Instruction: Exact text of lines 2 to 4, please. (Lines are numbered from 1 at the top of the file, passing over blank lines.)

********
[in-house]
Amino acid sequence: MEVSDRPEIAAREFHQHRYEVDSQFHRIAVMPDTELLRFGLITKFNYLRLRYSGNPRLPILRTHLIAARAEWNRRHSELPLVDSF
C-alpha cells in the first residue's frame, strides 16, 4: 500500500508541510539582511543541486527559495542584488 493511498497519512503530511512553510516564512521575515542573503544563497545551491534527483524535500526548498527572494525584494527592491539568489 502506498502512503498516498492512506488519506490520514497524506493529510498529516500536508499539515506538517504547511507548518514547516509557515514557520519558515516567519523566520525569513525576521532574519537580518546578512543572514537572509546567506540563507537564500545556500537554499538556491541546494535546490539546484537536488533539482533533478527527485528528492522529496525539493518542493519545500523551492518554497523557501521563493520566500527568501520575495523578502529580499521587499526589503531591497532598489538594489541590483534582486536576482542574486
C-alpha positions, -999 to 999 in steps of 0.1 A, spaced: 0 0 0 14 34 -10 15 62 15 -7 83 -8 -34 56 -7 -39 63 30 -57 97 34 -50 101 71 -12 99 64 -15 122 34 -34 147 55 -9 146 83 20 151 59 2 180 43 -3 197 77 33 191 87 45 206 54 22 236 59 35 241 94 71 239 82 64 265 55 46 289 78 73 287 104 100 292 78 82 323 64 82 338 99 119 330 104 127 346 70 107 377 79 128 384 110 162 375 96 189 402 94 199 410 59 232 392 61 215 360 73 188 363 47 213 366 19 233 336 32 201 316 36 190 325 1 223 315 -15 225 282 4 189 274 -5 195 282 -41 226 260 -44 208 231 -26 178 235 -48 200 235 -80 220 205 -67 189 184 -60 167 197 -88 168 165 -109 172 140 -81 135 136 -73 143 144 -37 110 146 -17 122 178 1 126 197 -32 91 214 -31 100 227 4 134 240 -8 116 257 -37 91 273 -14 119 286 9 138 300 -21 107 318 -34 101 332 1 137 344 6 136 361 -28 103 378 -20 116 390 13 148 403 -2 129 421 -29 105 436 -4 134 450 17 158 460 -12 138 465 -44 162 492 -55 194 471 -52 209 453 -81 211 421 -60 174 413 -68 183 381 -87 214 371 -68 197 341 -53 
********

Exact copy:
Amino acid sequence: MEVSDRPEIAAREFHQHRYEVDSQFHRIAVMPDTELLRFGLITKFNYLRLRYSGNPRLPILRTHLIAARAEWNRRHSELPLVDSF
C-alpha cells in the first residue's frame, strides 16, 4: 500500500508541510539582511543541486527559495542584488 493511498497519512503530511512553510516564512521575515542573503544563497545551491534527483524535500526548498527572494525584494527592491539568489 502506498502512503498516498492512506488519506490520514497524506493529510498529516500536508499539515506538517504547511507548518514547516509557515514557520519558515516567519523566520525569513525576521532574519537580518546578512543572514537572509546567506540563507537564500545556500537554499538556491541546494535546490539546484537536488533539482533533478527527485528528492522529496525539493518542493519545500523551492518554497523557501521563493520566500527568501520575495523578502529580499521587499526589503531591497532598489538594489541590483534582486536576482542574486
C-alpha positions, -999 to 999 in steps of 0.1 A, spaced: 0 0 0 14 34 -10 15 62 15 -7 83 -8 -34 56 -7 -39 63 30 -57 97 34 -50 101 71 -12 99 64 -15 122 34 -34 147 55 -9 146 83 20 151 59 2 180 43 -3 197 77 33 191 87 45 206 54 22 236 59 35 241 94 71 239 82 64 265 55 46 289 78 73 287 104 100 292 78 82 323 64 82 338 99 119 330 104 127 346 70 107 377 79 128 384 110 162 375 96 189 402 94 199 410 59 232 392 61 215 360 73 188 363 47 213 366 19 233 336 32 201 316 36 190 325 1 223 315 -15 225 282 4 189 274 -5 195 282 -41 226 260 -44 208 231 -26 178 235 -48 200 235 -80 220 205 -67 189 184 -60 167 197 -88 168 165 -109 172 140 -81 135 136 -73 143 144 -37 110 146 -17 122 178 1 126 197 -32 91 214 -31 100 227 4 134 240 -8 116 257 -37 91 273 -14 119 286 9 138 300 -21 107 318 -34 101 332 1 137 344 6 136 361 -28 103 378 -20 116 390 13 148 403 -2 129 421 -29 105 436 -4 134 450 17 158 460 -12 138 465 -44 162 492 -55 194 471 -52 209 453 -81 211 421 -60 174 413 -68 183 381 -87 214 371 -68 197 341 -53 